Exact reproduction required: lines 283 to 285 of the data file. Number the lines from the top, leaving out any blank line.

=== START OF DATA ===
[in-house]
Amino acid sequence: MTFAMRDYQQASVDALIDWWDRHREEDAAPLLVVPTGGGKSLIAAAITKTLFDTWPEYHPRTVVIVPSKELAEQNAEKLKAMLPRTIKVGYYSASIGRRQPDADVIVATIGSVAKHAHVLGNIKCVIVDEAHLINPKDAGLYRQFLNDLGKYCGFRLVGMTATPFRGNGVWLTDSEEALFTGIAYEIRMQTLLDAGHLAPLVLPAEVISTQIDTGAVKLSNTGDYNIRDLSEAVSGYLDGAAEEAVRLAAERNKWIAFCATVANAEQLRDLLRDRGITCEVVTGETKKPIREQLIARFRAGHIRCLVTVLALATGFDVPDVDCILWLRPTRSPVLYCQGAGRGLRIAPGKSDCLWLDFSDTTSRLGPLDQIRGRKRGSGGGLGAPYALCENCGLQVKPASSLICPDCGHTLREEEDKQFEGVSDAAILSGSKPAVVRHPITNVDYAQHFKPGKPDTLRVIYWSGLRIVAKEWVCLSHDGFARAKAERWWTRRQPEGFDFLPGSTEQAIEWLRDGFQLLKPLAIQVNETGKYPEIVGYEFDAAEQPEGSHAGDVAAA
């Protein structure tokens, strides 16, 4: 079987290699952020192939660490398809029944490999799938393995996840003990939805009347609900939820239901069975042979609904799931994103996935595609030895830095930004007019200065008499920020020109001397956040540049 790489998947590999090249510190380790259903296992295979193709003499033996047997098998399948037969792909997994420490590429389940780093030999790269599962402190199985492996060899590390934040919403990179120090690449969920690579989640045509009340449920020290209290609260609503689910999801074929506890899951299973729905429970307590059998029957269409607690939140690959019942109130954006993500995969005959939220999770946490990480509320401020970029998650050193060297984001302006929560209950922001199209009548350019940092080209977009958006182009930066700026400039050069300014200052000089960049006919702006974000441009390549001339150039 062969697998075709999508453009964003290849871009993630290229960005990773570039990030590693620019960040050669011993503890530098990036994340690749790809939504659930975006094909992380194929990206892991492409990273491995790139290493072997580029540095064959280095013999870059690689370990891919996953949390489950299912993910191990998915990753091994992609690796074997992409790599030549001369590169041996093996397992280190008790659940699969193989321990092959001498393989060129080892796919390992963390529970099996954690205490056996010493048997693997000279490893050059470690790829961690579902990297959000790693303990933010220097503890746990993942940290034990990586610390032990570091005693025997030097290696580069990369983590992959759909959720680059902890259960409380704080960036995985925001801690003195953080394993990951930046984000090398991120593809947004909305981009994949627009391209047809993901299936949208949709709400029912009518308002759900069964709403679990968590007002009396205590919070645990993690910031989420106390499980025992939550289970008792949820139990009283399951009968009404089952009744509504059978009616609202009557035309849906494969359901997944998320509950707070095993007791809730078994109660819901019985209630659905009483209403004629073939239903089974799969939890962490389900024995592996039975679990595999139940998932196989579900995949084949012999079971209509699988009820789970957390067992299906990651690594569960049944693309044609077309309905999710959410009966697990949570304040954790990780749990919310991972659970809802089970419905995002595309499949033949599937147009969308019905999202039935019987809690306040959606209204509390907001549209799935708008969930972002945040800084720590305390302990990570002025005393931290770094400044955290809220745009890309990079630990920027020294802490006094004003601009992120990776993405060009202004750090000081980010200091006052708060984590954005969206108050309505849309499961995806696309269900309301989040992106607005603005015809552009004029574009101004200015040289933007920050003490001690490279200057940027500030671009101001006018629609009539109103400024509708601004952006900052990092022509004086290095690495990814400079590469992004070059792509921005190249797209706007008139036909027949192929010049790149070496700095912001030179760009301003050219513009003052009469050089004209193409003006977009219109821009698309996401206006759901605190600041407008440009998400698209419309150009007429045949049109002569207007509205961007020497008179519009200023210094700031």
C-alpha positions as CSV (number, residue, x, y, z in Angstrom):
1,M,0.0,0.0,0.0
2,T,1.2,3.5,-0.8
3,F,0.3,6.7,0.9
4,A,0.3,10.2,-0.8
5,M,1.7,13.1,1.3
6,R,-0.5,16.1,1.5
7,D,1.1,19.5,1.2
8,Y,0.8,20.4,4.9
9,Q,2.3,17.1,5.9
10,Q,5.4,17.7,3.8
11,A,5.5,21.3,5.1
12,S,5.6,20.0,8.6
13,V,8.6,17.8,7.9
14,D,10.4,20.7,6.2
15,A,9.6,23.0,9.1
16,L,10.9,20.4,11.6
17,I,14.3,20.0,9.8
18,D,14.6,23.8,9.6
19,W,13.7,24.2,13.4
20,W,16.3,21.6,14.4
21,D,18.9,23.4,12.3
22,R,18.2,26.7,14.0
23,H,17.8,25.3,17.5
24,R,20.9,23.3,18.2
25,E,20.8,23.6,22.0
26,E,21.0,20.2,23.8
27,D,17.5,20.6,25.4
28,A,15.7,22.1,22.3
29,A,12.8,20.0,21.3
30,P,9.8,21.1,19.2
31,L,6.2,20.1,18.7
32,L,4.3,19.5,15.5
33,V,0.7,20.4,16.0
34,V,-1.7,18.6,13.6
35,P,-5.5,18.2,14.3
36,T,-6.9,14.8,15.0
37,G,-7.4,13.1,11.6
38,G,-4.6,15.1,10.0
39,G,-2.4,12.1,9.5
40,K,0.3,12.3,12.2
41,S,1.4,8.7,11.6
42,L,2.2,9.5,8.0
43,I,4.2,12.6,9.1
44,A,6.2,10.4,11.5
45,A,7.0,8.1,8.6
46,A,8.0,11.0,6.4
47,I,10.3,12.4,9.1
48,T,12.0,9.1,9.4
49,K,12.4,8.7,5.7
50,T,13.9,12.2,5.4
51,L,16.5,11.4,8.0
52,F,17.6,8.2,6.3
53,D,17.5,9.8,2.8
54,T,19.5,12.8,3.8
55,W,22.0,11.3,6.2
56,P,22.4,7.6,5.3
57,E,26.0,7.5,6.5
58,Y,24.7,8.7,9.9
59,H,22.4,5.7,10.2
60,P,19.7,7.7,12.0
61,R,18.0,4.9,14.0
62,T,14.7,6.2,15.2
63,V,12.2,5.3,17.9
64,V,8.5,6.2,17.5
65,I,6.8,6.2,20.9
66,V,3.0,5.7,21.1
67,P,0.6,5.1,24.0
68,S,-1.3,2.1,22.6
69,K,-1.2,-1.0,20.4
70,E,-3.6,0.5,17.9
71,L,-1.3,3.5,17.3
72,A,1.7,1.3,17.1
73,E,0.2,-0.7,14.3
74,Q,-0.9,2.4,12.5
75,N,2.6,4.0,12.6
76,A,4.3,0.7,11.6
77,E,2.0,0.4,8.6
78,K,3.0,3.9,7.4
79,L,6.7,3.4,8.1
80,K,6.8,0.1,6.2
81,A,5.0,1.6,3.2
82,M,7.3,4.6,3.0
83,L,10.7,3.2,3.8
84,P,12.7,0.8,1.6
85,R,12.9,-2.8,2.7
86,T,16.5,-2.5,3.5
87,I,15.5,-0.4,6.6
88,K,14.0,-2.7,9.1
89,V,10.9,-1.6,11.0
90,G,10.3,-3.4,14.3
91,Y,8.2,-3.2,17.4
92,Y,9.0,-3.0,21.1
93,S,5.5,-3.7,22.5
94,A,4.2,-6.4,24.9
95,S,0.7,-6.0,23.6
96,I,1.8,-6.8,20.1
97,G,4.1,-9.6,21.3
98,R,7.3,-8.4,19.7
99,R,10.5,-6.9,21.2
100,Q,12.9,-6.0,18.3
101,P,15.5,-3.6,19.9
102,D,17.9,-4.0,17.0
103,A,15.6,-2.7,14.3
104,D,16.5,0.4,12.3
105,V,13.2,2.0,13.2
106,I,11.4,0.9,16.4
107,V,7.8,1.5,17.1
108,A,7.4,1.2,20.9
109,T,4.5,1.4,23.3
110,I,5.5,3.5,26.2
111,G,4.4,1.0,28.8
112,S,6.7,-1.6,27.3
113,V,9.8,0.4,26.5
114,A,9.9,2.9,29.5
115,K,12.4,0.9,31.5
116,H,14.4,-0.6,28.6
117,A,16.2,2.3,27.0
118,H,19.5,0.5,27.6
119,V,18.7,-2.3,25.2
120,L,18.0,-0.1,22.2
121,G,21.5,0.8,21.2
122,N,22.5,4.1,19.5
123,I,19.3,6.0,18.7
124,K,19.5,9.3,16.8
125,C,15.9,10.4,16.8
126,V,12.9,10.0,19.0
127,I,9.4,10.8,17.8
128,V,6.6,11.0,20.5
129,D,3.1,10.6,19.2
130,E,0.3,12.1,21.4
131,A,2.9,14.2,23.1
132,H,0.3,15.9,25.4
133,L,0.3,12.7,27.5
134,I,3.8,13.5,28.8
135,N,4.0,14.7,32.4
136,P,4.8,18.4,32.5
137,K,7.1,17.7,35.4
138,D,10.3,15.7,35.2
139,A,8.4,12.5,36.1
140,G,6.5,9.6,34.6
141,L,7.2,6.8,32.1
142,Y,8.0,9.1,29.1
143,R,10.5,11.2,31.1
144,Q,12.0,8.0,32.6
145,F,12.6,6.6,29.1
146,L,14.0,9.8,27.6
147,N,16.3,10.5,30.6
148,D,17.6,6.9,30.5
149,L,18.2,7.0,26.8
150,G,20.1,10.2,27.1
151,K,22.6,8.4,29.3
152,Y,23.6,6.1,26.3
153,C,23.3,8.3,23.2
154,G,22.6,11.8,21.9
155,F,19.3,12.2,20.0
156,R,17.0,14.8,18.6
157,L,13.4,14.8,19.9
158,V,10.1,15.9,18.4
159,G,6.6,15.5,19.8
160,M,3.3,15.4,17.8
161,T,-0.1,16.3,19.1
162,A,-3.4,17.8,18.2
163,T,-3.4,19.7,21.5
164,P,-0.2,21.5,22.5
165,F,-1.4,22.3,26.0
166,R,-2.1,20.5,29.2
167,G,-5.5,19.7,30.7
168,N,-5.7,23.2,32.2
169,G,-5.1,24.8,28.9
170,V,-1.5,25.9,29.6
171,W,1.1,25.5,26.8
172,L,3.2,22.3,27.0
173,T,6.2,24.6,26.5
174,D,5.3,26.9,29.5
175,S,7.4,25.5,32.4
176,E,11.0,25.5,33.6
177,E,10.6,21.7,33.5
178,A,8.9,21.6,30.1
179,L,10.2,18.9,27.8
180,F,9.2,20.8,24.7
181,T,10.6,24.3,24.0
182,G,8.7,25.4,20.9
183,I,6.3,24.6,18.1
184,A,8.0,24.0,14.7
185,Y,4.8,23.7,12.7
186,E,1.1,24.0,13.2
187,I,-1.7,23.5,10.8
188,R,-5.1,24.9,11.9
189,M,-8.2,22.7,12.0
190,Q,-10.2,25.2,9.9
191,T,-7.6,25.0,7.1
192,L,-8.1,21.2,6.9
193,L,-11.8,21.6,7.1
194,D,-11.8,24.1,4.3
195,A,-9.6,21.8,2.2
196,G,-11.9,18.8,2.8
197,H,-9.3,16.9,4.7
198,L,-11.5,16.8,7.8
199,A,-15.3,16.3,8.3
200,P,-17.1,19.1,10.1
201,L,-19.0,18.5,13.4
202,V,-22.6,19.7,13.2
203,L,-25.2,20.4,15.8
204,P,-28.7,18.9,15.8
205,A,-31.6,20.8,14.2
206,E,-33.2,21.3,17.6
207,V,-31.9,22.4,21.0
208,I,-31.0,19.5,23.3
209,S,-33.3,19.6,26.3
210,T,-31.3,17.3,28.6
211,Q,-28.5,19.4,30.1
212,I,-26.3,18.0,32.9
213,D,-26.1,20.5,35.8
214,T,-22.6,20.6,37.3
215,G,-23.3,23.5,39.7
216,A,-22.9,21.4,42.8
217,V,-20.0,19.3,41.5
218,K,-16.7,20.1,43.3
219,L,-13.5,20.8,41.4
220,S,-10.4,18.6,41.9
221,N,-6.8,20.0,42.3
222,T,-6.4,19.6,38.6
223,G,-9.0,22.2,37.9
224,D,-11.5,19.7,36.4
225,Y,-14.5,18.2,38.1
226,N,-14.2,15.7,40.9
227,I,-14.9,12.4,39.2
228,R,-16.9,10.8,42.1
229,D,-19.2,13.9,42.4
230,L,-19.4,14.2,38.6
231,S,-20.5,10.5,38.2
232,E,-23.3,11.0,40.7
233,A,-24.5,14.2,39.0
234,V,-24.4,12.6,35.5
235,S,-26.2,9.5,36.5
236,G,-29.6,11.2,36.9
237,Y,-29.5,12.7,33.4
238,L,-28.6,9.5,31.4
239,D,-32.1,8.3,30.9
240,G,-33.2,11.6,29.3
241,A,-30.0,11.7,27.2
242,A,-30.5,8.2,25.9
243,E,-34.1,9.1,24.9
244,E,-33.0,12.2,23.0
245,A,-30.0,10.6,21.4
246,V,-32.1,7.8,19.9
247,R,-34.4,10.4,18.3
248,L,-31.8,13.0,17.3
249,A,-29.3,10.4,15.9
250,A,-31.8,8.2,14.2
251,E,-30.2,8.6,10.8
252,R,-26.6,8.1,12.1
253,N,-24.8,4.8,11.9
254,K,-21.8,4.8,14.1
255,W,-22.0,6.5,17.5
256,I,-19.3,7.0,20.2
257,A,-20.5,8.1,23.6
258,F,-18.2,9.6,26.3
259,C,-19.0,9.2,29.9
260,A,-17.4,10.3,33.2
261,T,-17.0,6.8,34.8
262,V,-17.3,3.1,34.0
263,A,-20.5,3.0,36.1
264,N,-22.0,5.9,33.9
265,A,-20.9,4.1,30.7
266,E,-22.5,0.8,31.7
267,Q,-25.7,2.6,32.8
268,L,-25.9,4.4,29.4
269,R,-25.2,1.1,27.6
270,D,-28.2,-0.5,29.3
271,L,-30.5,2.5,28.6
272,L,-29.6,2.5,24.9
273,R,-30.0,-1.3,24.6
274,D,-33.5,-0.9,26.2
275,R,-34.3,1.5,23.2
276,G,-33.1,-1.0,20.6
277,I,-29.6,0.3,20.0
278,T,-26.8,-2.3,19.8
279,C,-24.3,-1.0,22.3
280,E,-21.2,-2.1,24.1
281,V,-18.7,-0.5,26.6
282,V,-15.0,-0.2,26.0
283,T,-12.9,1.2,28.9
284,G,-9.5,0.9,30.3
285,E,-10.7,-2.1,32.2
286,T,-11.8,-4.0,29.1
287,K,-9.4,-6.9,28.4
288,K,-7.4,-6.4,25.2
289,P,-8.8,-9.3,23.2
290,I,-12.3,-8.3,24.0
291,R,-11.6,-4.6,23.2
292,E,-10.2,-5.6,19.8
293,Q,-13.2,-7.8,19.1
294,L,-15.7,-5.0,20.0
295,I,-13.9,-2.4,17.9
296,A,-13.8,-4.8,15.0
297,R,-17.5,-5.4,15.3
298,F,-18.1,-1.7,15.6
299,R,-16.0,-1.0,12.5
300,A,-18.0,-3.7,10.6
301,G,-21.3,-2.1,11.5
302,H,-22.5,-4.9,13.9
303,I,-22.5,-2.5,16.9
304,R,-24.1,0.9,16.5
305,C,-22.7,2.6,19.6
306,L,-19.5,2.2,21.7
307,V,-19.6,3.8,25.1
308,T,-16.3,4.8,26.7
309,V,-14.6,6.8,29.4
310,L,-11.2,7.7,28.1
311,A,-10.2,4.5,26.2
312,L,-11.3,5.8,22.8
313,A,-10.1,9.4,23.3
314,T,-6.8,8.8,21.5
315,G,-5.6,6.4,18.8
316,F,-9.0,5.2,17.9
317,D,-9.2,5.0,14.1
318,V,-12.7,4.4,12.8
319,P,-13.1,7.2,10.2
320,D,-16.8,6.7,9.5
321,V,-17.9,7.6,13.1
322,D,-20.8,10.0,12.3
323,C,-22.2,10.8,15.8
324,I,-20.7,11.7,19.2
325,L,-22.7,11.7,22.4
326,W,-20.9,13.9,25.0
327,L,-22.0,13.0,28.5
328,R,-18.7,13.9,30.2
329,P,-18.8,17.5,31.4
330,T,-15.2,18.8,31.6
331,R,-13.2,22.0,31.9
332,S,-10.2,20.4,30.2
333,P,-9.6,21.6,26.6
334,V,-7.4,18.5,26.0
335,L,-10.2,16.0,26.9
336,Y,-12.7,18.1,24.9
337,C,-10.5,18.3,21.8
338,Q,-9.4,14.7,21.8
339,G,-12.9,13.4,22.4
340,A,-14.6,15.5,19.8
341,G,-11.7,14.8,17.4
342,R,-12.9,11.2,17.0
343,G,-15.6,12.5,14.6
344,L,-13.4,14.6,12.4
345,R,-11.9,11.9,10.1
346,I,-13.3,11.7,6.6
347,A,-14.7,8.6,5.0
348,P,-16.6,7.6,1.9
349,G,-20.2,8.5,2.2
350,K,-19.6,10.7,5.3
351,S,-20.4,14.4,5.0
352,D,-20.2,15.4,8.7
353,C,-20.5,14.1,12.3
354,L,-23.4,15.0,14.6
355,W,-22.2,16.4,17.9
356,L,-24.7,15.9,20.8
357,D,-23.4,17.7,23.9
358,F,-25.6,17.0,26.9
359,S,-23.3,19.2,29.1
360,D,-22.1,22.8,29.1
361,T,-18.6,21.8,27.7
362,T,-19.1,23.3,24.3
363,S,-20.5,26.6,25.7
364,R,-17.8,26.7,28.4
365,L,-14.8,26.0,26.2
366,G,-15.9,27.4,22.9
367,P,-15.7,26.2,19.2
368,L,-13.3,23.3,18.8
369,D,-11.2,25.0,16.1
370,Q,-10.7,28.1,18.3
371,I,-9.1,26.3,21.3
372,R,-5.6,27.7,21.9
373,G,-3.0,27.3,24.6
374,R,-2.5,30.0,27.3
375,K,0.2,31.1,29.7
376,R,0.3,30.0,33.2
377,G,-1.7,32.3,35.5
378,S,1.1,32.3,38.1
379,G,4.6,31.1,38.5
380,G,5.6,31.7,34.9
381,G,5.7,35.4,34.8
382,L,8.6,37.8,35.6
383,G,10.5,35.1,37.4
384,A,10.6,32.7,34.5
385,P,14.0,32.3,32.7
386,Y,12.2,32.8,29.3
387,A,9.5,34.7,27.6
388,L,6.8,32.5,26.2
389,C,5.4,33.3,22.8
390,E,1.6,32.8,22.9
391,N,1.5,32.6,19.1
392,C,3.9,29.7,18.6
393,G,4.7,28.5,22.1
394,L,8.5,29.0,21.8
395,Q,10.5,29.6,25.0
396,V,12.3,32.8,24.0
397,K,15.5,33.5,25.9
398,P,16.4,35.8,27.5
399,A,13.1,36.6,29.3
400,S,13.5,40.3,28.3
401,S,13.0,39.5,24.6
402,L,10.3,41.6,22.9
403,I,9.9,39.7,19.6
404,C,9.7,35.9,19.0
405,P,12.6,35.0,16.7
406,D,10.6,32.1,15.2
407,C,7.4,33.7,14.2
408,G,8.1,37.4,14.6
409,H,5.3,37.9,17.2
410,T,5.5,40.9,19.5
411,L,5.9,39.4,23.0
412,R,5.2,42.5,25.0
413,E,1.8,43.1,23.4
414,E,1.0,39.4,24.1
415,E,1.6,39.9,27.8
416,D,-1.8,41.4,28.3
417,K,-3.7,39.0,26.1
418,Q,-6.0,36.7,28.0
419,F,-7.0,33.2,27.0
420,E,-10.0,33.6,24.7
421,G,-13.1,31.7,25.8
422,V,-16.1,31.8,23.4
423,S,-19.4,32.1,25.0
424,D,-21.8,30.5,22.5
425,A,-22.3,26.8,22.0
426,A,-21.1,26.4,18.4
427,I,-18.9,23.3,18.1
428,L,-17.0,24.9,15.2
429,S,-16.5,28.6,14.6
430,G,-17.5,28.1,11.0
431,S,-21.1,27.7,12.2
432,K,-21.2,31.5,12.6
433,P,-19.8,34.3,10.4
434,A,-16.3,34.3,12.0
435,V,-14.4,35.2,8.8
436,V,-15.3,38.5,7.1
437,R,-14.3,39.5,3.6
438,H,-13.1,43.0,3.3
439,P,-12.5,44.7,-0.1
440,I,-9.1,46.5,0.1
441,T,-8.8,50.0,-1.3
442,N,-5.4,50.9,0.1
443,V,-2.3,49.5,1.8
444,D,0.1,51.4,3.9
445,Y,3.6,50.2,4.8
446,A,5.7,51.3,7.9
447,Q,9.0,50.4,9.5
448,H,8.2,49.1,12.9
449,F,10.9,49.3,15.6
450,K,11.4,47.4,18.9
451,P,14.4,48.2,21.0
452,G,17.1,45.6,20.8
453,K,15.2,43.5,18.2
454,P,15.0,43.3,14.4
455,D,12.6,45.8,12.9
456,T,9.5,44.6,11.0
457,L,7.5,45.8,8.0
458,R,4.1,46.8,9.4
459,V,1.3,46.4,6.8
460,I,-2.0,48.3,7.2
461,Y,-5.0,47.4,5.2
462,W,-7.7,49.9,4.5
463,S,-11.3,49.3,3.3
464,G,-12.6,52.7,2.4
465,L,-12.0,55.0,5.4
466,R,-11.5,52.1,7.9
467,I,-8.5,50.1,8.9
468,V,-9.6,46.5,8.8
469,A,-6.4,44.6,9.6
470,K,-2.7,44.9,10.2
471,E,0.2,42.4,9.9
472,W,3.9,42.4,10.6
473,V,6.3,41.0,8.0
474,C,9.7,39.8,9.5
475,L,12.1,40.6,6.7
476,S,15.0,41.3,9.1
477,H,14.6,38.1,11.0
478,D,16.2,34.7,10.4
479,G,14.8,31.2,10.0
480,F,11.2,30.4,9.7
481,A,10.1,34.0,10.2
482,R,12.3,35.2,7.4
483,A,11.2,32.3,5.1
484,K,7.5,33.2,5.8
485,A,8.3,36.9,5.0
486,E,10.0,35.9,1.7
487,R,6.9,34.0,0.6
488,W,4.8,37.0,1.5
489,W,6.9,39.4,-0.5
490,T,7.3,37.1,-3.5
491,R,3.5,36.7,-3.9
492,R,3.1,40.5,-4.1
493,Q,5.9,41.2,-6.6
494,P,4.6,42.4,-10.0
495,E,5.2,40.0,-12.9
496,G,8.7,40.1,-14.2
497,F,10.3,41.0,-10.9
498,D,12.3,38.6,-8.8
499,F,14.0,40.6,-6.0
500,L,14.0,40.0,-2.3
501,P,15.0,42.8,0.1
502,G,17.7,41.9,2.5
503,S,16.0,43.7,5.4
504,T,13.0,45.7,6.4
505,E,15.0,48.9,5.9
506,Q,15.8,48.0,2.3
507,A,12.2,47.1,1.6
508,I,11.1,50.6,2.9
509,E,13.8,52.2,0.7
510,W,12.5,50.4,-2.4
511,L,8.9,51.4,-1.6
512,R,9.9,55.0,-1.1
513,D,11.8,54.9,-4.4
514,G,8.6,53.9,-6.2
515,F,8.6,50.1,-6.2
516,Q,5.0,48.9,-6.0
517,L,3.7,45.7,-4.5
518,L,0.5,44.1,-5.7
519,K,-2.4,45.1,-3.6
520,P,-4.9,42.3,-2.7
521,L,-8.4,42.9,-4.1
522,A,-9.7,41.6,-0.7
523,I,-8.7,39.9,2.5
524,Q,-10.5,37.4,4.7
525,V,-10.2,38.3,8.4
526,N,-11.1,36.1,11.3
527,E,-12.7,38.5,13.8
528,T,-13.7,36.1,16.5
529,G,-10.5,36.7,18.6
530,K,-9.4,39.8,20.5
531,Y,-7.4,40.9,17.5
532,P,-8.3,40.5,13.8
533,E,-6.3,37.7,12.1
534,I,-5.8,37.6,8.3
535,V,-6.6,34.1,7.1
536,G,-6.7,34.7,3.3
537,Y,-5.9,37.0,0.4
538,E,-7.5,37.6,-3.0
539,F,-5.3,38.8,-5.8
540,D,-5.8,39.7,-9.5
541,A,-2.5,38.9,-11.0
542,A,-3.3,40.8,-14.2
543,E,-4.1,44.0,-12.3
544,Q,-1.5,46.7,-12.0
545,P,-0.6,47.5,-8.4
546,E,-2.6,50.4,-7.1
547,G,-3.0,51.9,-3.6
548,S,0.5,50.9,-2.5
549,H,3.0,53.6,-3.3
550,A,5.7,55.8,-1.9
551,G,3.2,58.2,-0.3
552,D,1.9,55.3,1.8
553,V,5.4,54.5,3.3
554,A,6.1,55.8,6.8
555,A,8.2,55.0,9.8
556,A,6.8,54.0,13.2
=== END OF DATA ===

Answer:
279,C,-24.3,-1.0,22.3
280,E,-21.2,-2.1,24.1
281,V,-18.7,-0.5,26.6